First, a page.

Today we share with you the Chinese made Austin Maestro. Not the Maestro van or the Frankenstein Montego/Maestro van, but the original hatchback on which they were all based. I found this car in Luoyang, Henan Province in April of this year.
I’ll give a quick refresh on the history of this car but for more info please go here, here and here for some great articles about the history of the Maestro in China. For ones we wrote earlier please go here to see a Maestro van and here for an ultra rare Montego van. Now, back to the car in question.
CA6400UA was the designation given to the Maestro hatchbacks produced by FAW (First Auto Works) after taking over production from Etsong, a tobacco giant who had their hands in all sorts of business sectors back in the day. Etsong made cars from 2000/2001 until around 2003 when FAW took over and continued to make them for a few more years. The whole production line was eventually sold on to Yema but that story will be left for another time.
The CA6400UA was very similar to the original Austin Maestro with only very minor cosmetic changes done to introduce to it the Chinese market. Whilst production of the car may have shifted to China, production of some components clearly didn’t. Allow me to explain.
This was the first CA6400UA I ever saw and as it’s quite near my home in Shanghai I visit it often. During one particular visit I discovered the following:
Both the headlights…
AND the taillights were UK made items! On this car at least, it seems that Etsong and consequently FAW obtained a surplus of these parts because this is the only one I have ever seen with UK made lights, all the other ones I have seen have had Chinese made ones. Things get even weirder though as the blue car has a vin number showing that it was made in 2002 and the white one in 2003. FAW did not take over production until 2003 and the blue one has the exact same FAW badging as the white one. A mystery we shall investigate further! Or if you know anything more please let us know! For now, back to the white car as it was in half decent shape, minus a few bits of rust.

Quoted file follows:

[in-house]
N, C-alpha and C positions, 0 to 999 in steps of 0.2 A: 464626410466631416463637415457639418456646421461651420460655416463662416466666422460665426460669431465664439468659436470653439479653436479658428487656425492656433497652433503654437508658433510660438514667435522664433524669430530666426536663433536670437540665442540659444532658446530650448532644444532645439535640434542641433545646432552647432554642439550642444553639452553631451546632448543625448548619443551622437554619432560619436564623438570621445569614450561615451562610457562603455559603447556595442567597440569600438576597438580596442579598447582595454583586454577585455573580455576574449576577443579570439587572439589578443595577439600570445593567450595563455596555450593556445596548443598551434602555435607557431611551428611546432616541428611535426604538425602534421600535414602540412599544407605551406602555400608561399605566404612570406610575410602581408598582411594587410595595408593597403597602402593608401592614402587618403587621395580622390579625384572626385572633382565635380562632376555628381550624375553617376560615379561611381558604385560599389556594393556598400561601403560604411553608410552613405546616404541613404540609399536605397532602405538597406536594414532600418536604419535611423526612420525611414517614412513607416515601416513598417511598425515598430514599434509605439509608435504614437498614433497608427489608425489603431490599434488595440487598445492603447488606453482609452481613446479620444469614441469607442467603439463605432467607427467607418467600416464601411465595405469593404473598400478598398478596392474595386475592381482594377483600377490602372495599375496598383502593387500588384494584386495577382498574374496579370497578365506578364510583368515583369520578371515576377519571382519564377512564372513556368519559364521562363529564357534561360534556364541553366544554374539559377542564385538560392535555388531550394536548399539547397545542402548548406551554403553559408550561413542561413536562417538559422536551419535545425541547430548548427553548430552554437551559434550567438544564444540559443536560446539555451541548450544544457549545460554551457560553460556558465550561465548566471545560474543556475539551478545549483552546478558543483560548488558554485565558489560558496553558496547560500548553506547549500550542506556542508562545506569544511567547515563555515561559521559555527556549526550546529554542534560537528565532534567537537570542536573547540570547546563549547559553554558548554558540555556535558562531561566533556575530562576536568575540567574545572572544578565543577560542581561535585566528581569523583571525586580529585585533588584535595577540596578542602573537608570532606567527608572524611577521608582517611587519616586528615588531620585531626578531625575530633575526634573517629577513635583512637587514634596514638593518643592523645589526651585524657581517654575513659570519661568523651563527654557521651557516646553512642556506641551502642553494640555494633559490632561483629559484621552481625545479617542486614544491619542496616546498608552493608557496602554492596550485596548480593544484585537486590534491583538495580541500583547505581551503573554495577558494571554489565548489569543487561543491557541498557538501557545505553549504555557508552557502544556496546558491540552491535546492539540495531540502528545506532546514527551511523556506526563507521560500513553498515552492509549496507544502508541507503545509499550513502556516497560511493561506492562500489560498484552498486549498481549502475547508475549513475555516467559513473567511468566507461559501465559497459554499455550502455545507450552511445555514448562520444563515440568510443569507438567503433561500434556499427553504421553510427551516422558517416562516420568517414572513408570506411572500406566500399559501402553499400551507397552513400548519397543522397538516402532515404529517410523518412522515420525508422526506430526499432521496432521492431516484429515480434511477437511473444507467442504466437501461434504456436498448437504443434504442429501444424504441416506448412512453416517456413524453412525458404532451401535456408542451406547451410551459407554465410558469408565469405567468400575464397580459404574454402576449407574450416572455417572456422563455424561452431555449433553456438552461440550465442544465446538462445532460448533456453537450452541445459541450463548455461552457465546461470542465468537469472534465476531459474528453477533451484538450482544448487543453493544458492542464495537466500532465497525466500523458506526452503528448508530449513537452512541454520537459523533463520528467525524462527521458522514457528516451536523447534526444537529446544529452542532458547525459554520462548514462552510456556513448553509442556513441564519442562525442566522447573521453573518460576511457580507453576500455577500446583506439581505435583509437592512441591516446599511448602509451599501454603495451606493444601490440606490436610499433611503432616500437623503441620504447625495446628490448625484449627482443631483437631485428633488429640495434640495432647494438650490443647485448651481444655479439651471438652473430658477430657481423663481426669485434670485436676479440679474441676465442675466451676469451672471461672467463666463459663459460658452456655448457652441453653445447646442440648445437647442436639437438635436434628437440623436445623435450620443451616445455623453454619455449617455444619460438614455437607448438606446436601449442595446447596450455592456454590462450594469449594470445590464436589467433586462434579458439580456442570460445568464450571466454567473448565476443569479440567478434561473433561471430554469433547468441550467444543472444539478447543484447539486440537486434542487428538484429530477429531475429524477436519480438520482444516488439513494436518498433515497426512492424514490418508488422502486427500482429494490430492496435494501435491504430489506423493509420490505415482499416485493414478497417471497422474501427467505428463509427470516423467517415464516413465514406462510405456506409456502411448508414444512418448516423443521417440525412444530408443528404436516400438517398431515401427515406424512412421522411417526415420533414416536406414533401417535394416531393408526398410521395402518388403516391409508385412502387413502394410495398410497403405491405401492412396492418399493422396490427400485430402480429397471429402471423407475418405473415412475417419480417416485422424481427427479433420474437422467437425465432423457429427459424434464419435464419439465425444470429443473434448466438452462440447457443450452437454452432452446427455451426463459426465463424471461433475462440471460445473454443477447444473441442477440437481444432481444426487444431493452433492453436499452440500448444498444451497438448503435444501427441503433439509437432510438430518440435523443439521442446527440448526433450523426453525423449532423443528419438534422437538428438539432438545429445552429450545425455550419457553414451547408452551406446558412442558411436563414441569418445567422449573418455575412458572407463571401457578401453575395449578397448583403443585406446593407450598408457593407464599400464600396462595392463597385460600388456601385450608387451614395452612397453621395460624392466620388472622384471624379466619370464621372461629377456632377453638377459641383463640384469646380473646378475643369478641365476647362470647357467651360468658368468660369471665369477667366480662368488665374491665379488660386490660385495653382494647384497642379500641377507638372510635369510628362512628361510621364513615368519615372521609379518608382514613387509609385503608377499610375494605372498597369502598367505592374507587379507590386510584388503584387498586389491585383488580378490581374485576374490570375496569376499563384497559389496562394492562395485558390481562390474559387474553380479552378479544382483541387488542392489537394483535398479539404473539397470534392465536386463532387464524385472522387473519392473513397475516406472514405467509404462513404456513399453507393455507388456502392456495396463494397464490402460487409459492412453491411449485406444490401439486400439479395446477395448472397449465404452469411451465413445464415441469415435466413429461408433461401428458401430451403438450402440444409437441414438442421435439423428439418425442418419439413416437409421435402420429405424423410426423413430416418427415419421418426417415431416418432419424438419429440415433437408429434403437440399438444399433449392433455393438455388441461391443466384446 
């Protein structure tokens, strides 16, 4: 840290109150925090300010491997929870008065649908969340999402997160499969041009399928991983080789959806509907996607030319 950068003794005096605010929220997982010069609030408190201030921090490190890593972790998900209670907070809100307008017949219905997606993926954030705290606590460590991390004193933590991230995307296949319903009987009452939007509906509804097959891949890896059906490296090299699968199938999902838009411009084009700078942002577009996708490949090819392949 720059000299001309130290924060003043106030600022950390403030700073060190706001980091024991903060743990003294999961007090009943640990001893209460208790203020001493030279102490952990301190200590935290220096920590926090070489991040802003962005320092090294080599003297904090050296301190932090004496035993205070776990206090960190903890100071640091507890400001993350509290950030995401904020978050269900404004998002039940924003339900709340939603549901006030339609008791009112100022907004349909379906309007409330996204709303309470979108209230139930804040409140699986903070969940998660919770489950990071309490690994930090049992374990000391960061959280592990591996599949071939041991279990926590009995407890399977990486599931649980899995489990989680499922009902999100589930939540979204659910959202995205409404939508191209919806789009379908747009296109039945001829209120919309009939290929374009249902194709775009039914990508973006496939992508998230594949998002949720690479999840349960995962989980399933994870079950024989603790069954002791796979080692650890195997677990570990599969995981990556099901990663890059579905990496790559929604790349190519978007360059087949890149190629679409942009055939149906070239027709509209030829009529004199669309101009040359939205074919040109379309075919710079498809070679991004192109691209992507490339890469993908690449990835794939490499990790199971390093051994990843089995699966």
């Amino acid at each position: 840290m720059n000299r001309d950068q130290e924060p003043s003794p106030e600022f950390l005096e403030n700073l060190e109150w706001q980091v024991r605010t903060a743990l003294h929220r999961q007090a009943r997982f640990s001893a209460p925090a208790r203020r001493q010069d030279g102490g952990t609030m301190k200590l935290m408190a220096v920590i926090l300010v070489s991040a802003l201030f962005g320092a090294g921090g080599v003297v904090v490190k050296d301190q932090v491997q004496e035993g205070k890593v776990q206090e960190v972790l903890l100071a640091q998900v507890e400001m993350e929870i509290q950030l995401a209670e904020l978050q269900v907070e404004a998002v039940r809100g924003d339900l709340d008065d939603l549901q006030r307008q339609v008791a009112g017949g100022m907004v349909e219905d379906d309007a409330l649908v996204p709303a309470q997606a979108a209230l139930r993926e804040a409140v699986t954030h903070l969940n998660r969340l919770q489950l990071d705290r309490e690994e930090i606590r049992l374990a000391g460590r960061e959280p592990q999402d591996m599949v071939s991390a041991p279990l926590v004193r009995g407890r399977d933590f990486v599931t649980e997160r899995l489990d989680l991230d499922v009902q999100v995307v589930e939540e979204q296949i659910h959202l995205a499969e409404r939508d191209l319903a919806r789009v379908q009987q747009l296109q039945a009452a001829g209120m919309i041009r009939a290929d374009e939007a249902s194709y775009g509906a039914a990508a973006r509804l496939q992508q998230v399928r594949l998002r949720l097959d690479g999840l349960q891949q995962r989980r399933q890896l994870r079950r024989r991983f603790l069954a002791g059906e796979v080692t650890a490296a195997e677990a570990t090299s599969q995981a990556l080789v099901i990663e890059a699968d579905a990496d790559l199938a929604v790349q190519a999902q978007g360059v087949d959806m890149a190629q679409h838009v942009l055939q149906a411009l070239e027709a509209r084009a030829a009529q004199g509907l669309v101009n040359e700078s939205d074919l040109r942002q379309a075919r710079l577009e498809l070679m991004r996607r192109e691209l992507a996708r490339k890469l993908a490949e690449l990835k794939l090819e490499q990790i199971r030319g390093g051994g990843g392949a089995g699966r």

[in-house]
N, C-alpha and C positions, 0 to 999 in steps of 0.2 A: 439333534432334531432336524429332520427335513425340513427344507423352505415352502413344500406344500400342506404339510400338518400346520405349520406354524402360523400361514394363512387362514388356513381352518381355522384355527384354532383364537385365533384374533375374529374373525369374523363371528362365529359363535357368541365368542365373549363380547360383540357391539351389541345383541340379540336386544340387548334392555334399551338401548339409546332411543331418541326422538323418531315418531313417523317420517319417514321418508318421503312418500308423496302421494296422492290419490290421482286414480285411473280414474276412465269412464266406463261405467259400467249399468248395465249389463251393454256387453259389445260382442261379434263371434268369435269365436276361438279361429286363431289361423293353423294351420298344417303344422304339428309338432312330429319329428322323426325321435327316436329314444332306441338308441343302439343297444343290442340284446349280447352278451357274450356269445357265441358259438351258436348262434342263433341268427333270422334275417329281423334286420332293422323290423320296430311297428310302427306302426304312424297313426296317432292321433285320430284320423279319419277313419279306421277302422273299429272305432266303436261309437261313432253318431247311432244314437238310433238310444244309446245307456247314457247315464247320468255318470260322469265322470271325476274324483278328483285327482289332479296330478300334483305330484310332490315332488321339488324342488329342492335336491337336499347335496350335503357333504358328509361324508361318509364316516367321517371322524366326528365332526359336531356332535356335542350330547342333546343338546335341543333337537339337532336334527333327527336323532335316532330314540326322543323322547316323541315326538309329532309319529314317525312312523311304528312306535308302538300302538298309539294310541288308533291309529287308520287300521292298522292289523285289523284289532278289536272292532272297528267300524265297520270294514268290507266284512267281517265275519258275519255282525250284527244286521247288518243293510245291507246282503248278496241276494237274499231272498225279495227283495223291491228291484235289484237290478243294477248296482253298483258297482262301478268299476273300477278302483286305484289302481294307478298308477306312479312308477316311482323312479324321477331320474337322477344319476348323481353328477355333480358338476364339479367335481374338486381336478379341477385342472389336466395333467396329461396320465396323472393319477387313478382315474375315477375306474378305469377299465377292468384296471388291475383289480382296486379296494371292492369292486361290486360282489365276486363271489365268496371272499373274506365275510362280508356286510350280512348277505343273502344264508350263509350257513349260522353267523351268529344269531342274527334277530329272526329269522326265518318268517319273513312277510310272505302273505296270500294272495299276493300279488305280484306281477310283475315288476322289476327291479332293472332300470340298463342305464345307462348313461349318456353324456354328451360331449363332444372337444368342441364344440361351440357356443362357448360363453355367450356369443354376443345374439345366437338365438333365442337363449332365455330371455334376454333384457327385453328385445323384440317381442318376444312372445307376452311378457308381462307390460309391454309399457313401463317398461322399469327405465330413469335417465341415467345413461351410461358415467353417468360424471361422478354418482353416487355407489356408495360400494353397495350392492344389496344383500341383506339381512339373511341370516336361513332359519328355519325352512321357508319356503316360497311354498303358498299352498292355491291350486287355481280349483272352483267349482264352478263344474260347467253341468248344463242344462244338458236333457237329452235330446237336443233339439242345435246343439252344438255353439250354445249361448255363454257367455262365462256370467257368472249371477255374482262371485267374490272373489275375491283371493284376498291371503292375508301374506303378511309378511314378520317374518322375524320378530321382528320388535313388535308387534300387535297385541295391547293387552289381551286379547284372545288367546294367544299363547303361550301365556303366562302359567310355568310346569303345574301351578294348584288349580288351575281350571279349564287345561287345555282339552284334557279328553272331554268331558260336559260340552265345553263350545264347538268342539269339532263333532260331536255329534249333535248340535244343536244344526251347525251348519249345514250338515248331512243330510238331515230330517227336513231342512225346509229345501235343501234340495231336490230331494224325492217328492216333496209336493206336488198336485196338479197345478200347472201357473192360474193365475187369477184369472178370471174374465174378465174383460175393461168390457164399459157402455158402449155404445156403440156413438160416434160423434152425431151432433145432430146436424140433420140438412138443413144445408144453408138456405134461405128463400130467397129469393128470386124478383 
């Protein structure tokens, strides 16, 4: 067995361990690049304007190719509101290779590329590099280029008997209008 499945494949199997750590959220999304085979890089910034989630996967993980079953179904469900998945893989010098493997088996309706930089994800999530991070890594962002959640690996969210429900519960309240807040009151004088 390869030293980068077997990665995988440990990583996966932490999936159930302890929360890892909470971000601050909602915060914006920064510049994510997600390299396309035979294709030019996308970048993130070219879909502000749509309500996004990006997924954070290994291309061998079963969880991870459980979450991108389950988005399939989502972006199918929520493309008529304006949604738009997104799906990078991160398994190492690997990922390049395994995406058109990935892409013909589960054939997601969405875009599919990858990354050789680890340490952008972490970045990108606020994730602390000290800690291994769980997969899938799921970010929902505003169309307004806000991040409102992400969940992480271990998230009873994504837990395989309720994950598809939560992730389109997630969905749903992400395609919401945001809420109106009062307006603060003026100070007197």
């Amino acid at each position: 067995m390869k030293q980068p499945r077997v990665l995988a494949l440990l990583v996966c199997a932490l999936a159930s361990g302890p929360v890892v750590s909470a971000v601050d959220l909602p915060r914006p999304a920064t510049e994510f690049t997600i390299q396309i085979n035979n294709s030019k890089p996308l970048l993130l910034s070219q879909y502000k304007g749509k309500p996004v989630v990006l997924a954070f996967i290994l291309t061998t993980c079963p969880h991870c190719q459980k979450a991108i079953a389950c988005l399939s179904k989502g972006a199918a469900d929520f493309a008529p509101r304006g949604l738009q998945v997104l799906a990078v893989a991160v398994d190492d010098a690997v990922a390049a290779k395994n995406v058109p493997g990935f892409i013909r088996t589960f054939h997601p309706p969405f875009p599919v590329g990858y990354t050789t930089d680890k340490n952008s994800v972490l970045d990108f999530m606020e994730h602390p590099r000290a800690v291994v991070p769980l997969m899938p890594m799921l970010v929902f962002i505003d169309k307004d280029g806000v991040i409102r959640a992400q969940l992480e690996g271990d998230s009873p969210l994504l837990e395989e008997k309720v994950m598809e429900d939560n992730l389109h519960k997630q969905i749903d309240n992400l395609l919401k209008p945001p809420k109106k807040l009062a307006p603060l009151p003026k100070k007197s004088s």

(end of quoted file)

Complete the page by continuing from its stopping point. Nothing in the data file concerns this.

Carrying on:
The Chinese characters Jie Fang 解放 written in Chairman Mao’s handwriting. A feature of all Jiefang branded cars, trucks and vans. Jeifang means “Liberation” in English, a reference to the liberation of China by the CCP.
FAW logo on the front grille.
Chinese characters for China First Automobile Works (FAW). FAW is huge company making everything from cheap vans and mini trucks to the Hongqi limousines all the top officials ride around in.
Interior was 100% Maestro, except for the CD player of course. Powering the CA6400UA was a 1.3 liter 4 cylinder Toyota engine.
Not sure whether I’d fit behind the driver there.
Cosmetically this car was not great but mechanically it must be doing well! The driver seems to really care about his rare Sino-British motorcar and had some spare parts resting on the parcel shelf. Whatsmore:
The all important green inspection stickers were all present and accounted for! If there were yellow ones then that would make this car a dead man driving, restricting it from all sorts of big cities. China’s emissions test is rather silly as they don’t test the car to determine whether it get a green or yellow, rather they simply look at the age and decide that way. It’s extremely unfair!
The CA6400UA came with these rather nice wheels.
The CA6400UA is a rare beast and indeed this is the first one I’ve ever seen in running condition with license plates AND up to date inspection stickers. Though it may have had some rust and could do with a tidy up, it’s great to know that someone out there wants to keep this unique and interesting car going for as long as possible!